Before You Ride: Mental Preparedness

December 5, 2013

 

The mental aspect of riding a motorcycle safely is of paramount importance, regardless of whether you’re riding to the neighborhood Starbucks or going cross-country.  Here are some things to think about before you ride:

 

Am I fit, relaxed and calm?  As noted above, riding a motorcycle proficiently and safely on the street requires a high degree of mental focus.  That focus will be impaired if a rider is tired, emotionally upset or mentally distracted with other pressing matters.  Make sure you’re rested and able to concentrate on the mental demands of motorcycling.

 

Have I considered the weather, road and other riding challenges I’m likely to encounter on today’s ride?  Mentally project the riding conditions you are likely to encounter during the upcoming day’s ride so you will be mentally (and physically) prepared to deal with them; this also will reduce the likelihood of you encountering unanticipated problems.  This is somewhat like an athlete envisioning a winning performance.

 

Was the last bike I rode different than the one I’m on now?  Each motorcycle has its own unique handling and riding characteristics.  Once your subconscious mind has been programmed on one bike, it usually stays programmed for that bike, at least for a period of time.  Consequently, it’s usually wise not to ride your current mount aggressively, until the reprogramming has taken hold.

 

Am I preoccupied with thoughts other than those about today’s ride?  If your conscious mind becomes focused on something other than the ride, the important external sensory information needed for safe riding is probably being compromised.  Your subconscious mind may well know how to operate the motorcycle, but it may not be perceiving and processing possible threats, such as a stray dog running loose, debris in the road, a car entering from a driveway or a hundred other potential risks.  Sometimes, distracted riders will automatically slow down, miss a turn, blow a curve or exhibit some other warning signal that lets them know their mental focus is compromised.  If this happens to you, or you observe it in a fellow rider, it’s time to take a break and get refocused.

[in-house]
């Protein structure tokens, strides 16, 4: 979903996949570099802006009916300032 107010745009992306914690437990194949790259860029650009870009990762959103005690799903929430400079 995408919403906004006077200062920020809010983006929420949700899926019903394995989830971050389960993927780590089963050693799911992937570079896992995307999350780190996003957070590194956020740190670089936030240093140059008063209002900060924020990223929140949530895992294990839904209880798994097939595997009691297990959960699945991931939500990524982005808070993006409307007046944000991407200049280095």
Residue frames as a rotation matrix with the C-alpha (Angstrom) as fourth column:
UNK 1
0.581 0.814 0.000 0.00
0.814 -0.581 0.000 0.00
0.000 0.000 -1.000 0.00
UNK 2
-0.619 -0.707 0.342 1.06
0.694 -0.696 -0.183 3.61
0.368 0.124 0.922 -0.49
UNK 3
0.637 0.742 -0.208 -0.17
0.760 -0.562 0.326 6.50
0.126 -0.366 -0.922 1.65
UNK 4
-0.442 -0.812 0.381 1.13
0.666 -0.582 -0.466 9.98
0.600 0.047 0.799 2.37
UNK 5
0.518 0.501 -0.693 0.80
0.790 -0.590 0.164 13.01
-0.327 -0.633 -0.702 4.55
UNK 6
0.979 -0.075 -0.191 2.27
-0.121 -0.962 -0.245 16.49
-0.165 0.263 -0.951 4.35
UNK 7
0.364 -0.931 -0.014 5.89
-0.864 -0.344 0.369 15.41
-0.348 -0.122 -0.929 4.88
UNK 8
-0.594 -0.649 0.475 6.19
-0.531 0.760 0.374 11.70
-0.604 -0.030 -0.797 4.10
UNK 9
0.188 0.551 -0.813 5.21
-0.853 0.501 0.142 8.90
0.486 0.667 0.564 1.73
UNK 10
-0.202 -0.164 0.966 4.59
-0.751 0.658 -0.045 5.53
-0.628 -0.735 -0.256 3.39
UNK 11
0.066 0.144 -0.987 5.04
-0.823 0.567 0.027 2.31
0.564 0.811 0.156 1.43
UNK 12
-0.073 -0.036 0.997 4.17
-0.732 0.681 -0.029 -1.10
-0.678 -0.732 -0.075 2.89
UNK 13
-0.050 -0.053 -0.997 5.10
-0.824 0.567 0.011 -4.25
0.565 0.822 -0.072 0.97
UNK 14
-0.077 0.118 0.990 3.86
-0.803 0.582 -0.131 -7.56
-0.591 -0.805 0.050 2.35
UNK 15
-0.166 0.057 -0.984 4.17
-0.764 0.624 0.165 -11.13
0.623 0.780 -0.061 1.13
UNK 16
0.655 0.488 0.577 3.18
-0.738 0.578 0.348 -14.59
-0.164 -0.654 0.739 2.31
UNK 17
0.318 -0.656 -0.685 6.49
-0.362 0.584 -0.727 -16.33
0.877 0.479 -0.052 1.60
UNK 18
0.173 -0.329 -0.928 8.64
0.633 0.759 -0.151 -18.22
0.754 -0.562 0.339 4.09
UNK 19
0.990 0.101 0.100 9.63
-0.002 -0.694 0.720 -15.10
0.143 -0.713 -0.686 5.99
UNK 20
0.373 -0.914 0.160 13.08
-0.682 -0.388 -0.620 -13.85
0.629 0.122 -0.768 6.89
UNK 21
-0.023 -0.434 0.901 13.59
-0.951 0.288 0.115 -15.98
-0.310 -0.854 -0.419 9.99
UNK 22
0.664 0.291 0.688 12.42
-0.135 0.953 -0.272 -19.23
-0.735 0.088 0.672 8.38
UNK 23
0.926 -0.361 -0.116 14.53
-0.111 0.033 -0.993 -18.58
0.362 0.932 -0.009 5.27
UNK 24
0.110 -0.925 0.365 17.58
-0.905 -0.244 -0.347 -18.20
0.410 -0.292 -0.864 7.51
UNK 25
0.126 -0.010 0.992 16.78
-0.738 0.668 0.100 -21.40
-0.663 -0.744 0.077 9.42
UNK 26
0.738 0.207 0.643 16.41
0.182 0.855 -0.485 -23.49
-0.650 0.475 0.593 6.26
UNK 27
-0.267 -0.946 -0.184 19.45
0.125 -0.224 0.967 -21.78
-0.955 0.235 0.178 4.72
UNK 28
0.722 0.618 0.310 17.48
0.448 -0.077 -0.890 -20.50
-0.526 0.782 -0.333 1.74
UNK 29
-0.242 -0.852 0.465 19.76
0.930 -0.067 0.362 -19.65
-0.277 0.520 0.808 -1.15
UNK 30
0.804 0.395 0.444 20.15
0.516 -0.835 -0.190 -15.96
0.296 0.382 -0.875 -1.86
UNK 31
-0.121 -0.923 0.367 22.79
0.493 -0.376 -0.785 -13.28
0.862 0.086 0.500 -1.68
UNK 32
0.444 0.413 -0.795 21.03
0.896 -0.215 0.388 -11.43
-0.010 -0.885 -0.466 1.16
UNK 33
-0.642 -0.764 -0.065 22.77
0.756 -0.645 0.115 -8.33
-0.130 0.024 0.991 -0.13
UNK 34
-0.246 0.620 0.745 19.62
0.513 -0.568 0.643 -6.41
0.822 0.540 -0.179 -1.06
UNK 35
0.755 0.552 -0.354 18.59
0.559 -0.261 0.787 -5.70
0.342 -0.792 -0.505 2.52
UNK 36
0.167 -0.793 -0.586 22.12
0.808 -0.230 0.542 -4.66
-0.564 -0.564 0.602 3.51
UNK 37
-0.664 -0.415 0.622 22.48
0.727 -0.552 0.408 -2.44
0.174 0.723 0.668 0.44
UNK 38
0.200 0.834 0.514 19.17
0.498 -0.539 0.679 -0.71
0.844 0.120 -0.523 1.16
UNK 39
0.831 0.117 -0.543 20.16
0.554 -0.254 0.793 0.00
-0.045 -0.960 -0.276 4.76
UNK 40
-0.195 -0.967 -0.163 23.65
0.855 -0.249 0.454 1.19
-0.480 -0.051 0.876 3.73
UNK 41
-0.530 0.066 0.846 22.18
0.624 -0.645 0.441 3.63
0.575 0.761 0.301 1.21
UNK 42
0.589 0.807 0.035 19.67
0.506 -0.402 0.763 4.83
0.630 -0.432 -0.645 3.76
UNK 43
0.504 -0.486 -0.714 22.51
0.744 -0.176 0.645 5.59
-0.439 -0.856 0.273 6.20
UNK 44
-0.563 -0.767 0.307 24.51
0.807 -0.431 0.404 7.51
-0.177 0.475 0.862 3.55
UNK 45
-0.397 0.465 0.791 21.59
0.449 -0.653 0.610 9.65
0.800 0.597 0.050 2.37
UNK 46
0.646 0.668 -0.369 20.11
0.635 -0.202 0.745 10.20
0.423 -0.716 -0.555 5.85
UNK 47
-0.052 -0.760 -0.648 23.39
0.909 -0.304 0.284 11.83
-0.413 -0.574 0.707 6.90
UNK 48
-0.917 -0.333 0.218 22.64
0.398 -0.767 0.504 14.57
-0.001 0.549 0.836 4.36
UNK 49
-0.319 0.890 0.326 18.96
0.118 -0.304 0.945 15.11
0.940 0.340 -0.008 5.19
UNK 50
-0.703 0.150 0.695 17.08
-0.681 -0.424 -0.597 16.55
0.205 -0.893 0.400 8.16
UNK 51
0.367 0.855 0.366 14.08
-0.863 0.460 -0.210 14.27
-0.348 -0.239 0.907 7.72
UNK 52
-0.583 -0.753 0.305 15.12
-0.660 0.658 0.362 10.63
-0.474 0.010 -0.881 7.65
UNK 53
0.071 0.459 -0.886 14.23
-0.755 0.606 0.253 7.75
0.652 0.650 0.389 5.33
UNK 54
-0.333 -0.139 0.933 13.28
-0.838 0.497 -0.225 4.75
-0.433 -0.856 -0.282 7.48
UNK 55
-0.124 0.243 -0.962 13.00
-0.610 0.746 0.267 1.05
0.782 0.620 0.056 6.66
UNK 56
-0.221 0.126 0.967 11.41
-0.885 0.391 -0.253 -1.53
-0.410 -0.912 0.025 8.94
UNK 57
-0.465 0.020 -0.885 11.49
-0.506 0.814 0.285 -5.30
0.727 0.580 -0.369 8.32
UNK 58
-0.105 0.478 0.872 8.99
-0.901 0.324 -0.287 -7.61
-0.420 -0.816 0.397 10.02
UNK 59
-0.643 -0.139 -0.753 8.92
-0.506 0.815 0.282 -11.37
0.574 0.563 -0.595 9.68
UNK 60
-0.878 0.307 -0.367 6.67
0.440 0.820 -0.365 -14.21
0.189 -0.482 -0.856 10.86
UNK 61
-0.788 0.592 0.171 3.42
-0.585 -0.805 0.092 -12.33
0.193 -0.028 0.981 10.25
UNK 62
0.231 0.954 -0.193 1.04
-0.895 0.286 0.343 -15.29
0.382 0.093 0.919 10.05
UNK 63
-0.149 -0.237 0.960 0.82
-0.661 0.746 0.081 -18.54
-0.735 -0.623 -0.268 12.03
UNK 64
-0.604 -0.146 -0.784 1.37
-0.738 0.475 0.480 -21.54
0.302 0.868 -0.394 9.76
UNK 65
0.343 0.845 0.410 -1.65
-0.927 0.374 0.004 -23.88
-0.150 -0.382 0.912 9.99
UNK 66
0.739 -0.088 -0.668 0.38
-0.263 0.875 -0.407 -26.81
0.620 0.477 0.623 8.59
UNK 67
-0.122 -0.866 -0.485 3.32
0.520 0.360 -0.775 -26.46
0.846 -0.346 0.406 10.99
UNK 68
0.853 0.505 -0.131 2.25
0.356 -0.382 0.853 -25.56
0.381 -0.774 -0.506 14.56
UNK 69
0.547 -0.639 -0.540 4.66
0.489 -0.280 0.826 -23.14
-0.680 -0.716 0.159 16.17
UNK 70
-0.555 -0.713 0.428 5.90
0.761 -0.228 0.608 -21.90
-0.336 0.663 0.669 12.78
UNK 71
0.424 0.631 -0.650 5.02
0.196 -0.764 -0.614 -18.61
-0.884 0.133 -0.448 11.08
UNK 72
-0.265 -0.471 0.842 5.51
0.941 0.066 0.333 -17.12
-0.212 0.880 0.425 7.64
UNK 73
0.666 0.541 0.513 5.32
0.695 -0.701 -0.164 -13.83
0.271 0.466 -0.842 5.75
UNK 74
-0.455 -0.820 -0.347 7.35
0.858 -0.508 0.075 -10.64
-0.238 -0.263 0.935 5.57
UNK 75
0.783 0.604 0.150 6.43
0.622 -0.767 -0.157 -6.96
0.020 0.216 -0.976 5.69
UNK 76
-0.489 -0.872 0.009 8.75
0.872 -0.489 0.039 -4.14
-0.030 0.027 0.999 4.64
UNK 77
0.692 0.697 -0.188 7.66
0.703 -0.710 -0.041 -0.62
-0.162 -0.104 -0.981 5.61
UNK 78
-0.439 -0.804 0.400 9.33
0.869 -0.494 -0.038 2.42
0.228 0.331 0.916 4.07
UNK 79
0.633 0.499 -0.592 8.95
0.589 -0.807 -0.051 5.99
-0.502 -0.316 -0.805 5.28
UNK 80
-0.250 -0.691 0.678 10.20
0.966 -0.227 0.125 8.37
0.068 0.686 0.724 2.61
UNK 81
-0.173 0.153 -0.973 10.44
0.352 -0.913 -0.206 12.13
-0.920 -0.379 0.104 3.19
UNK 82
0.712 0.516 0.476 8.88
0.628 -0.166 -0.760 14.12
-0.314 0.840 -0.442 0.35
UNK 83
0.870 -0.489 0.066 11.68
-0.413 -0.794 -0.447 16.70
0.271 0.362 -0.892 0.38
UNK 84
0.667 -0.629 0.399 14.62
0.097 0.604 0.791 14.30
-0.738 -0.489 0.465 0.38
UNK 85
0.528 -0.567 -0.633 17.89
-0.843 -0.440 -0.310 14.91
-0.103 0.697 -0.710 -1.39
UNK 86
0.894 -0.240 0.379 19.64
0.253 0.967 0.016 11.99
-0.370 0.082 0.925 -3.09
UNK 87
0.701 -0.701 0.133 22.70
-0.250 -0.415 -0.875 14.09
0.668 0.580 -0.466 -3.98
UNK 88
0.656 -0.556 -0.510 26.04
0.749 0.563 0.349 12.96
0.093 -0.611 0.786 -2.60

Are riding conditions distracting my concentration?  Much of our passion for riding emanates from our experiencing the surrounding environment with all five senses.  Those sensory experiences, though, can become mentally distracting if they’re too intense, usually in the form of heat or cold. 

 

Riders also can become distracted from physical discomfort, like a full bladder, a headache or some other malady.  Riders should identify and eliminate the distraction at the earliest opportunity.  Whether it’s stopping to cool down with a cold drink, adjusting layers of clothing, using the restroom or something else, it’s important to alleviate the cause of the mental distraction .

 

Next time you get on your bike to ride, use this blog as a mental checklist and remember that operating a motorcycle is 90% mental and only 10% physical.

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